By Ryan C. Wood
Once of the most difficult moments during a free consultation with a potential client is when they tell me they borrowed or withdrew money from their 401k or other retirement account to pay off some of their debts. While I commend their effort and attempt to pay their debts I know they would have been better off to have kept the retirement funds in their accounts. The first problem is that they only paid off some of their debts with their hard saved retirement money and not all of their debts, so they are still speaking to me, a bankruptcy attorney in the Bay Area. I can only recommend taking an early withdrawal or cashing out a retirement account if you can become completely debt free. We do not want you to just delay the inevitable and be $20,000 poorer and still file for bankruptcy. If the funds were withdrawn, the second problem usually is that they did not pay the taxes from the balance they withdrew at the time the money was received. They not will have a large tax bill at the end of the year that they cannot afford to pay.
Retirement Funds are Protected When Filing Bankruptcy
The exemptions that protect assets, whether they be the Federal Exemptions, or the exemptions pursuant to state law, the exemptions universally include an exemption to protect tax deferred retirement accounts. Every penny. We filed a Chapter 7 bankruptcy case for an individual who had over $700,000 in an IRA and it was all protected. No one wants to take away your retirement money. Being able to get rid of debts while keeping retirement funds is good for society and supported by the bankruptcy code.
What if the IRA was inherited? Is the inherited IRA still protected or exemptable?
The Supreme Court of the United States recently addressed this issue in Clark v. Rameker, No. 13-299, 2014 BL 162980 (U.S. June 12, 2014). In this case the bankruptcy filer inherited an IRA with a balance of about $300,000. Pursuant to 11 U.S.C. §522(b)(3)(C) the debtor exempted the inherited individual retirement account. The Chapter 7 trustee assigned to the case, William J. Rameker, objected to the claim exemption. The original bankruptcy court ruled that the inherited IRA does not share the same characteristics of a non-inherited IRS and therefore is not protected or exemptable. The District Court reversed and the Seventh Circuit reversed the District Court by agreeing with the original bankruptcy court. The Supreme Court held on June 12, 2014, that the inherited individual retirement accounts are not “retirement funds” within the meaning of 11 U.S.C. §522(b)(3)(C) and therefore cannot be protected.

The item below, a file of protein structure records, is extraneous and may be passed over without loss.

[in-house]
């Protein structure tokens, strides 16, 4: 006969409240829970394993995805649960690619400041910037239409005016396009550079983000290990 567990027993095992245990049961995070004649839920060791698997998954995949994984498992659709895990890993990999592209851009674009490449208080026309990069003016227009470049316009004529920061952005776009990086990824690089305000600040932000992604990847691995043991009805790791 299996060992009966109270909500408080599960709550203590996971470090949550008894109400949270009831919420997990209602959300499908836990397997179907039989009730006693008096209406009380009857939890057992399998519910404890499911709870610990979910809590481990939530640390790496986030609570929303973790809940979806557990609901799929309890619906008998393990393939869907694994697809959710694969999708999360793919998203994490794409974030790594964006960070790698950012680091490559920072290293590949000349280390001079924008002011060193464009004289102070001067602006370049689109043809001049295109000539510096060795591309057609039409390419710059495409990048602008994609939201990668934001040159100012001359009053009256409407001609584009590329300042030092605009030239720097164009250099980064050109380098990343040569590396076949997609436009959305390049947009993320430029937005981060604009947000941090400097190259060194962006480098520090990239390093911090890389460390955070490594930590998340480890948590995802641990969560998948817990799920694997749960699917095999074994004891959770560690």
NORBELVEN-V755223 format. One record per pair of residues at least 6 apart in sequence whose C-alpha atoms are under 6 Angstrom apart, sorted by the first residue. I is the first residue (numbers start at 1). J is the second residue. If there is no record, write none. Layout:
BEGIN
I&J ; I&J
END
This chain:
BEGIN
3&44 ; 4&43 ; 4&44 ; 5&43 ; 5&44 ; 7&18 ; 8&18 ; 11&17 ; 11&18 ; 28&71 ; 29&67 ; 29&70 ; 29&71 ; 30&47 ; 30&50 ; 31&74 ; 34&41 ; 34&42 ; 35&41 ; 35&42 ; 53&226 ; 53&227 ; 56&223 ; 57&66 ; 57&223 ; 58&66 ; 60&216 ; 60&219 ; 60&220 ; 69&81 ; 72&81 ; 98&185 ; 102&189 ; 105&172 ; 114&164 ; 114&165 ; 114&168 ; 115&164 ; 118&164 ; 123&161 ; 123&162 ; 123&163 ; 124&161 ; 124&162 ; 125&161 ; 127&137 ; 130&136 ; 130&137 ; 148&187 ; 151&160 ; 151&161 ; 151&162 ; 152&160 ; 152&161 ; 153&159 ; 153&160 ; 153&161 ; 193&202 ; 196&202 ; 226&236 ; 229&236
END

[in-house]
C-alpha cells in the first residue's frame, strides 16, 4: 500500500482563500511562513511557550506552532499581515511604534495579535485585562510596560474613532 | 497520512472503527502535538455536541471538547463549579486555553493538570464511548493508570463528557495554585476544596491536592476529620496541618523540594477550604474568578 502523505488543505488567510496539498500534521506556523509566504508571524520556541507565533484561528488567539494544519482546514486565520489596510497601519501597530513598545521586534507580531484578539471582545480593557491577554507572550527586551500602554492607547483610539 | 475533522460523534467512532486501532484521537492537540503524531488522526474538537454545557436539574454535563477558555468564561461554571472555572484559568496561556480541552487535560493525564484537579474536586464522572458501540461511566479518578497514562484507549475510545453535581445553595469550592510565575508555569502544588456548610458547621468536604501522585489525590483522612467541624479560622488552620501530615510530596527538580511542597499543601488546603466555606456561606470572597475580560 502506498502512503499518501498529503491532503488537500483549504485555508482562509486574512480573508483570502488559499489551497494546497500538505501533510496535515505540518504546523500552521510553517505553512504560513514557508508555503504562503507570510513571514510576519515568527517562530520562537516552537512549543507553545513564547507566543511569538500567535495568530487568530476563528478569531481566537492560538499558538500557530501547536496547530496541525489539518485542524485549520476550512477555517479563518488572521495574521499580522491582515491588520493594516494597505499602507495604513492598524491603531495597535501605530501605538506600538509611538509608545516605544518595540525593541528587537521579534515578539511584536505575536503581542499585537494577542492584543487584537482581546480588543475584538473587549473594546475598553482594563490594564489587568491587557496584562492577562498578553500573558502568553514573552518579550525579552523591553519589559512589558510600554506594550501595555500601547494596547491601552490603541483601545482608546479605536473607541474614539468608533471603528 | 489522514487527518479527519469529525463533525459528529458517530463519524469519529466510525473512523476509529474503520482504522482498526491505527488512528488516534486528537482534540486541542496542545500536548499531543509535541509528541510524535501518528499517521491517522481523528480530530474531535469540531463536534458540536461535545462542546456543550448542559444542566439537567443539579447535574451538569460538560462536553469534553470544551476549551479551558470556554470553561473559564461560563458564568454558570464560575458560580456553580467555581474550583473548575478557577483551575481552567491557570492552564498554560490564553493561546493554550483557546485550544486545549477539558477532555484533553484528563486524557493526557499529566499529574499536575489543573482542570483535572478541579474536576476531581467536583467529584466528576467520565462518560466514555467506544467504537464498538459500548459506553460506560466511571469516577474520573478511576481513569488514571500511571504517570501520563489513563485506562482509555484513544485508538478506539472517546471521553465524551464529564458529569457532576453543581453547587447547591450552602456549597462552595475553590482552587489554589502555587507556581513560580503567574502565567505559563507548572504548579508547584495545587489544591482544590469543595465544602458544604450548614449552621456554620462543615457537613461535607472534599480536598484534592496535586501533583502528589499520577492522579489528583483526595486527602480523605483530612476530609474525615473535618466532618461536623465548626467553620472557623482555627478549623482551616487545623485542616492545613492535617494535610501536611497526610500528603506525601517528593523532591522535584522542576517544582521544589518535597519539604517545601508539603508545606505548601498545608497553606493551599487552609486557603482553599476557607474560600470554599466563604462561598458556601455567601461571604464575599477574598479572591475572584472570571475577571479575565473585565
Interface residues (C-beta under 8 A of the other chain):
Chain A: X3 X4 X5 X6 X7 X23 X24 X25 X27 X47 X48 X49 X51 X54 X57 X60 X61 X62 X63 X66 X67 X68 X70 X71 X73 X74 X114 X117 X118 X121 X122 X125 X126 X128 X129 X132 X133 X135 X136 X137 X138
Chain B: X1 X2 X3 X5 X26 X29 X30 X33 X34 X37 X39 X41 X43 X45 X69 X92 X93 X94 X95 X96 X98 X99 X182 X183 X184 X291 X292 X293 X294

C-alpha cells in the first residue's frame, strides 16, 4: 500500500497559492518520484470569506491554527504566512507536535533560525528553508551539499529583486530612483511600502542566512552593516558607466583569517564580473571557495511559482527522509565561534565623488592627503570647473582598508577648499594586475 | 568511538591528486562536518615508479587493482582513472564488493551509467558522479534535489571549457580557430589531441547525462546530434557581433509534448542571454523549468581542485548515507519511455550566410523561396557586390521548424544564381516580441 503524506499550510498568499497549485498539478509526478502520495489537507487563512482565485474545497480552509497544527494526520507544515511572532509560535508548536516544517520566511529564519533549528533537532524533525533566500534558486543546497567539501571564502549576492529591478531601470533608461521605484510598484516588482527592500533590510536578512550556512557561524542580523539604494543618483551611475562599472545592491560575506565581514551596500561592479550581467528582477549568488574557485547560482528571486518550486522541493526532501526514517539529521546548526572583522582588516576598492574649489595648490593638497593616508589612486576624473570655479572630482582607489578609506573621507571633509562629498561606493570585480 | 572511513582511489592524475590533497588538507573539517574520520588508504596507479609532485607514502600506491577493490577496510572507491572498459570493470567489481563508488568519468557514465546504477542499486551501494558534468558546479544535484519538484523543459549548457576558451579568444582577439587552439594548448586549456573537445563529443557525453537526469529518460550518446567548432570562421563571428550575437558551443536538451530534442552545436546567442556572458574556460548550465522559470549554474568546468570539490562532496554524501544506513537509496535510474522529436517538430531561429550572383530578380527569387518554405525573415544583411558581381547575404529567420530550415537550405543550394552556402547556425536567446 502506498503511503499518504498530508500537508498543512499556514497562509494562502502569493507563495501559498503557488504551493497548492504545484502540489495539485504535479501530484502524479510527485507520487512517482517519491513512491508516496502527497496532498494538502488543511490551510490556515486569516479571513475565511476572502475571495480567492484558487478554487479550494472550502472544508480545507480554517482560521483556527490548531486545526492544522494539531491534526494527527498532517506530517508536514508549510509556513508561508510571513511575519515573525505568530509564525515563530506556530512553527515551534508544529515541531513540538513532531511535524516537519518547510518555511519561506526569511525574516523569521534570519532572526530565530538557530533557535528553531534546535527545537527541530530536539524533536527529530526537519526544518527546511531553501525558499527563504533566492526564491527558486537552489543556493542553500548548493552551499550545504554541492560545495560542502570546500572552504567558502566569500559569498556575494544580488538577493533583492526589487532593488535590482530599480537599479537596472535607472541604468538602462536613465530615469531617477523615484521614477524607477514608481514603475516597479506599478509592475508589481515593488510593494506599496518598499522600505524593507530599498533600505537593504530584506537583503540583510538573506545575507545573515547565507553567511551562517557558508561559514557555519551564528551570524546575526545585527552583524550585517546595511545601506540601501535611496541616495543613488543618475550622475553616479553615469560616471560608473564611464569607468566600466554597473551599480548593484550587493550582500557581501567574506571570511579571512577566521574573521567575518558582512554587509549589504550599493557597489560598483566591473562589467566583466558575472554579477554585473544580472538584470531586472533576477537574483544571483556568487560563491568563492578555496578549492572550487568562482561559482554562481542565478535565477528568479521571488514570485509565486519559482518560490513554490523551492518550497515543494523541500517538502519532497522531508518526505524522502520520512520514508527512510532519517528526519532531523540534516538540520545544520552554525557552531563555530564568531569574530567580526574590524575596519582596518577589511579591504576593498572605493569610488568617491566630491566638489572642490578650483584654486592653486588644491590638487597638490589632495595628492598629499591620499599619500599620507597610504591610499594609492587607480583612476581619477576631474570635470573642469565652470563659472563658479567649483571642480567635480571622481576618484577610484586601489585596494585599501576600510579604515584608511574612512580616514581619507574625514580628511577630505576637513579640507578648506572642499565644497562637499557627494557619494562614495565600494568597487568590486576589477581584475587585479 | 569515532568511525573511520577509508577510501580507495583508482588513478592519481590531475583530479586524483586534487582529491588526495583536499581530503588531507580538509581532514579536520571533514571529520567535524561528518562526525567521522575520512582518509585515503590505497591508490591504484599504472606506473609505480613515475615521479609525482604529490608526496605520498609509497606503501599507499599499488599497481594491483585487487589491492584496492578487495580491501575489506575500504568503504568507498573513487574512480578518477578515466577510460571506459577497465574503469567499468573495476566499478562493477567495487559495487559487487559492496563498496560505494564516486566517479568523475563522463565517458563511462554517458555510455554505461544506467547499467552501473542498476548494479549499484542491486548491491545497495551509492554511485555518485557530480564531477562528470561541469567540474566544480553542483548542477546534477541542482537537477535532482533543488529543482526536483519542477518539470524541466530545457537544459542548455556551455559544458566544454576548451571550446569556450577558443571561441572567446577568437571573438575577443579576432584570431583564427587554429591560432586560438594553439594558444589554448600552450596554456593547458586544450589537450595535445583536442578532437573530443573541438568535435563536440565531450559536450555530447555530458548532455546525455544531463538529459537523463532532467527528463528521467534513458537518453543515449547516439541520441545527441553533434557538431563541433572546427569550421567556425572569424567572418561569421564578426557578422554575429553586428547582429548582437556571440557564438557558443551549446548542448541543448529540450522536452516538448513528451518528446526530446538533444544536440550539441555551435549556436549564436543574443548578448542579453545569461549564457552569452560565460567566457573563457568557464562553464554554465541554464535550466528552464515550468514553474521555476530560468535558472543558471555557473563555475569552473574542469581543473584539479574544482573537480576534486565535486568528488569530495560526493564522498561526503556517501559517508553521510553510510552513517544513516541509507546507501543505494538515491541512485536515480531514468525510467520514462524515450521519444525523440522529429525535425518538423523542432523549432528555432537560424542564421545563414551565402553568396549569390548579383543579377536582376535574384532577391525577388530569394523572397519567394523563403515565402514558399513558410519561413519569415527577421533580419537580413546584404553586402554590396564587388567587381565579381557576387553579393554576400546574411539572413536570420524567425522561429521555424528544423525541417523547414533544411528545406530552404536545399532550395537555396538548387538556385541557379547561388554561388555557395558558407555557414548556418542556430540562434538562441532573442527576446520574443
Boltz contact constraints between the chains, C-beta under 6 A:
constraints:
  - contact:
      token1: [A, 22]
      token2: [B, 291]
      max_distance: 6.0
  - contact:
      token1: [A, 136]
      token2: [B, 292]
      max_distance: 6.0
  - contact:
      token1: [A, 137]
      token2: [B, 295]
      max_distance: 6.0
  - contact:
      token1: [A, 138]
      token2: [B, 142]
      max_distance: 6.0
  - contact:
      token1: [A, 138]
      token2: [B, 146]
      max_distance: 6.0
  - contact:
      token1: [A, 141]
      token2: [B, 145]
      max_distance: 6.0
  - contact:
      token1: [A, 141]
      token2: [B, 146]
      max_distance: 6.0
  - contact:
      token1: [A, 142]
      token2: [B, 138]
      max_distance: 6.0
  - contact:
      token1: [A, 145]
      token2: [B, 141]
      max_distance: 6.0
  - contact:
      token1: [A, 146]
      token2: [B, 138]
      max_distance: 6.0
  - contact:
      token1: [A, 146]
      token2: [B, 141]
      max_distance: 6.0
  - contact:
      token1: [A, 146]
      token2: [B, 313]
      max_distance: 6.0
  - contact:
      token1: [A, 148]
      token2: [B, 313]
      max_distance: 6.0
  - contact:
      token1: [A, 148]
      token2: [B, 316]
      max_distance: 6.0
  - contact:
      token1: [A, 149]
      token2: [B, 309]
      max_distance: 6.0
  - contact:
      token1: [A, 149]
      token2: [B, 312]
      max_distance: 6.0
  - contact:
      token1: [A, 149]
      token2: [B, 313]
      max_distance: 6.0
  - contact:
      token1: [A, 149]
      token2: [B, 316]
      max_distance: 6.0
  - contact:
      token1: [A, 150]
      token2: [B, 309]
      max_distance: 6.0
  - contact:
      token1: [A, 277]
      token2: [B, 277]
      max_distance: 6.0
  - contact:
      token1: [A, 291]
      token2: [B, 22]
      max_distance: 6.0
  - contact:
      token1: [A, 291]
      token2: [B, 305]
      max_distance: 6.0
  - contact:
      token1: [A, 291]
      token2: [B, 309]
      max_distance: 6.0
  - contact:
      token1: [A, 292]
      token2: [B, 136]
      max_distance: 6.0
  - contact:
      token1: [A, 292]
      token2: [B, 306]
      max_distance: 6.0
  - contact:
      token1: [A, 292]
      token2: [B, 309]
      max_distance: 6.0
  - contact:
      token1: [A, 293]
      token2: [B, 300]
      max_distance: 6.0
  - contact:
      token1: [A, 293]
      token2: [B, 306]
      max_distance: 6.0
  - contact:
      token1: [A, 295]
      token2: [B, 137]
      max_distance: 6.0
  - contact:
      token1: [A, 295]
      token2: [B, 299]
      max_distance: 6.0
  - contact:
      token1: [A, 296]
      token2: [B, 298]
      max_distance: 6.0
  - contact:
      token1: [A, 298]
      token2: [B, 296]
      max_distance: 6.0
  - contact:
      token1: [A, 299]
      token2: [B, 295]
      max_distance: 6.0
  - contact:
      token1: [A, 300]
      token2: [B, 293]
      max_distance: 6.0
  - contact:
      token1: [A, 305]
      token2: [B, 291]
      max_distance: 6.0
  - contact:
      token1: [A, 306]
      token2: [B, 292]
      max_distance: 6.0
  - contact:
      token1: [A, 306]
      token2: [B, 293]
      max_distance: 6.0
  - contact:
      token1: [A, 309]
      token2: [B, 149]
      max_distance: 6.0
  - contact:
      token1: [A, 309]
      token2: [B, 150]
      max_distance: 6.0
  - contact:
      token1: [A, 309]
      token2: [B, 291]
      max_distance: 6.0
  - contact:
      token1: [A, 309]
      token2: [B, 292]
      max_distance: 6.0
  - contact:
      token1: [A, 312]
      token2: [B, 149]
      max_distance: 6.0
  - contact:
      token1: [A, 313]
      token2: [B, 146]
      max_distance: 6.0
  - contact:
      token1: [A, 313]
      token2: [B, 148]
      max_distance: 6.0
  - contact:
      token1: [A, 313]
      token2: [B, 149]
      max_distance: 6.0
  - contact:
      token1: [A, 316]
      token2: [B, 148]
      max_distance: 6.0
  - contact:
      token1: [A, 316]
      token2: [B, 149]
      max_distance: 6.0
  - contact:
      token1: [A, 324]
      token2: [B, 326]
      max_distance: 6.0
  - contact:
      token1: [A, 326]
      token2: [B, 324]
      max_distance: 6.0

The justification for this decision is that the inherited IRA has different rules and requirements that are not like traditional retirement accounts. To make matters more complicated when anyone other than the owner of the IRA’s spouse inherits the IRA, he or she may not roll over the funds; the only option is to hold the IRA as an inherited account. So for some, they are stuck with this inherited IRA account that they cannot rollover. The characteristics that are noteworthy of an inherited IRA are that: an individual may withdraw funds from an inherited IRA at any time without paying a penalty, owner of an inherited IRA must withdraw it funds and the owner of the inherited IRA may never make contributions to the IRA. When taking these factors into account the Supreme Court held that an inherited IRA is not within the same meaning of “retirement funds” language used in the exemption. So what is the moral of the story? If you receive an inherited IRA you should cash it out immediately and put the money into a Traditional IRA or Roth IRA as soon as possible.